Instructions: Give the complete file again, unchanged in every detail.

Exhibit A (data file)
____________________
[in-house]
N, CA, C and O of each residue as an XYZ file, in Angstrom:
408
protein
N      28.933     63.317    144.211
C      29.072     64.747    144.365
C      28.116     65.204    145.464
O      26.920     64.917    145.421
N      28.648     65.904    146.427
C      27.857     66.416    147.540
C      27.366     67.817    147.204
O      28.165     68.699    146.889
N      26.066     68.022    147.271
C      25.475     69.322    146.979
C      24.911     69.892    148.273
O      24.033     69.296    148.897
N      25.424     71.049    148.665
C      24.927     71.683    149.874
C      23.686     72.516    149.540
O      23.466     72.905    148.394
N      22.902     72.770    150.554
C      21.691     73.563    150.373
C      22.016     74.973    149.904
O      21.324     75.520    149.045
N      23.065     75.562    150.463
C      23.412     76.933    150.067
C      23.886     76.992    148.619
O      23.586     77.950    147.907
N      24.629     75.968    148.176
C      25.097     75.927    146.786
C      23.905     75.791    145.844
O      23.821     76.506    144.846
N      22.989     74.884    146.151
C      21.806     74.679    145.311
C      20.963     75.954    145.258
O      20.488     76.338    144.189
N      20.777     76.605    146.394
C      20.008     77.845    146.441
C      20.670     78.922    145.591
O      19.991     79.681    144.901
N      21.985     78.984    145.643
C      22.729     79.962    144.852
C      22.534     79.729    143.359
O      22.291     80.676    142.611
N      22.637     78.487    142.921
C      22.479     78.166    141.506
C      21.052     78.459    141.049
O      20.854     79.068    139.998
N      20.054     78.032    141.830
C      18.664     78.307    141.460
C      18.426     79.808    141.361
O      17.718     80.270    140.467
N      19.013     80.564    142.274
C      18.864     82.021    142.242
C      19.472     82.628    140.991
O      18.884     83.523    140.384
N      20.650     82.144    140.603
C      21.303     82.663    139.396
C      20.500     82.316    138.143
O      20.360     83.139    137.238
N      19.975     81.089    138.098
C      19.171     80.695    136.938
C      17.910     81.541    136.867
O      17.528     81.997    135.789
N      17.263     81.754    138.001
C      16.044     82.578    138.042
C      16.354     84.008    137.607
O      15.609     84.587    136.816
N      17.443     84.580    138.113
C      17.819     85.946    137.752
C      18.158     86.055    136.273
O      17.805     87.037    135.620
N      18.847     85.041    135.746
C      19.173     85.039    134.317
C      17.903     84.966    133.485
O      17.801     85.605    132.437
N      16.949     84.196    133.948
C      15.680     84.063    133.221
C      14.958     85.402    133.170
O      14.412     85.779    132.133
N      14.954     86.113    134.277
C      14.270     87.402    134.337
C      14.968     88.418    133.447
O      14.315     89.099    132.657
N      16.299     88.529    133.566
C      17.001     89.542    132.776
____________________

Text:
[in-house]
N, CA, C and O of each residue as an XYZ file, in Angstrom:
408
protein
N      28.933     63.317    144.211
C      29.072     64.747    144.365
C      28.116     65.204    145.464
O      26.920     64.917    145.421
N      28.648     65.904    146.427
C      27.857     66.416    147.540
C      27.366     67.817    147.204
O      28.165     68.699    146.889
N      26.066     68.022    147.271
C      25.475     69.322    146.979
C      24.911     69.892    148.273
O      24.033     69.296    148.897
N      25.424     71.049    148.665
C      24.927     71.683    149.874
C      23.686     72.516    149.540
O      23.466     72.905    148.394
N      22.902     72.770    150.554
C      21.691     73.563    150.373
C      22.016     74.973    149.904
O      21.324     75.520    149.045
N      23.065     75.562    150.463
C      23.412     76.933    150.067
C      23.886     76.992    148.619
O      23.586     77.950    147.907
N      24.629     75.968    148.176
C      25.097     75.927    146.786
C      23.905     75.791    145.844
O      23.821     76.506    144.846
N      22.989     74.884    146.151
C      21.806     74.679    145.311
C      20.963     75.954    145.258
O      20.488     76.338    144.189
N      20.777     76.605    146.394
C      20.008     77.845    146.441
C      20.670     78.922    145.591
O      19.991     79.681    144.901
N      21.985     78.984    145.643
C      22.729     79.962    144.852
C      22.534     79.729    143.359
O      22.291     80.676    142.611
N      22.637     78.487    142.921
C      22.479     78.166    141.506
C      21.052     78.459    141.049
O      20.854     79.068    139.998
N      20.054     78.032    141.830
C      18.664     78.307    141.460
C      18.426     79.808    141.361
O      17.718     80.270    140.467
N      19.013     80.564    142.274
C      18.864     82.021    142.242
C      19.472     82.628    140.991
O      18.884     83.523    140.384
N      20.650     82.144    140.603
C      21.303     82.663    139.396
C      20.500     82.316    138.143
O      20.360     83.139    137.238
N      19.975     81.089    138.098
C      19.171     80.695    136.938
C      17.910     81.541    136.867
O      17.528     81.997    135.789
N      17.263     81.754    138.001
C      16.044     82.578    138.042
C      16.354     84.008    137.607
O      15.609     84.587    136.816
N      17.443     84.580    138.113
C      17.819     85.946    137.752
C      18.158     86.055    136.273
O      17.805     87.037    135.620
N      18.847     85.041    135.746
C      19.173     85.039    134.317
C      17.903     84.966    133.485
O      17.801     85.605    132.437
N      16.949     84.196    133.948
C      15.680     84.063    133.221
C      14.958     85.402    133.170
O      14.412     85.779    132.133
N      14.954     86.113    134.277
C      14.270     87.402    134.337
C      14.968     88.418    133.447
O      14.315     89.099    132.657
N      16.299     88.529    133.566
C      17.001     89.542    132.776